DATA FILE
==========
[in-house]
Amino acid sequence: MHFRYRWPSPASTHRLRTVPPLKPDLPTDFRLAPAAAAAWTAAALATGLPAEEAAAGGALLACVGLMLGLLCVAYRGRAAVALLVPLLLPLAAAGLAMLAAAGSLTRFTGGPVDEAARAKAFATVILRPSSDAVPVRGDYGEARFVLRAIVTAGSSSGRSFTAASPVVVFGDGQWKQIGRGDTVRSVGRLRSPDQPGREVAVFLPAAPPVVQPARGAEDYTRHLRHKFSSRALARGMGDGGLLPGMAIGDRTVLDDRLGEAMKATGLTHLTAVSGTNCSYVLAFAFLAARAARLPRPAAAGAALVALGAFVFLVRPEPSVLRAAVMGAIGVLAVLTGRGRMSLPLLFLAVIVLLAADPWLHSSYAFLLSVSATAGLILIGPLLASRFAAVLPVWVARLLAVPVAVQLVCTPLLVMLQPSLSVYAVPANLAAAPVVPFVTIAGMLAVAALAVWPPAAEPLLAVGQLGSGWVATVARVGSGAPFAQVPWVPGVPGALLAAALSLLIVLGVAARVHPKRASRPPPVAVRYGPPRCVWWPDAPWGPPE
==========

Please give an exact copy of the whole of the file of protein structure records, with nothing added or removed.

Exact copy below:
[in-house]
Amino acid sequence: MHFRYRWPSPASTHRLRTVPPLKPDLPTDFRLAPAAAAAWTAAALATGLPAEEAAAGGALLACVGLMLGLLCVAYRGRAAVALLVPLLLPLAAAGLAMLAAAGSLTRFTGGPVDEAARAKAFATVILRPSSDAVPVRGDYGEARFVLRAIVTAGSSSGRSFTAASPVVVFGDGQWKQIGRGDTVRSVGRLRSPDQPGREVAVFLPAAPPVVQPARGAEDYTRHLRHKFSSRALARGMGDGGLLPGMAIGDRTVLDDRLGEAMKATGLTHLTAVSGTNCSYVLAFAFLAARAARLPRPAAAGAALVALGAFVFLVRPEPSVLRAAVMGAIGVLAVLTGRGRMSLPLLFLAVIVLLAADPWLHSSYAFLLSVSATAGLILIGPLLASRFAAVLPVWVARLLAVPVAVQLVCTPLLVMLQPSLSVYAVPANLAAAPVVPFVTIAGMLAVAALAVWPPAAEPLLAVGQLGSGWVATVARVGSGAPFAQVPWVPGVPGALLAAALSLLIVLGVAARVHPKRASRPPPVAVRYGPPRCVWWPDAPWGPPE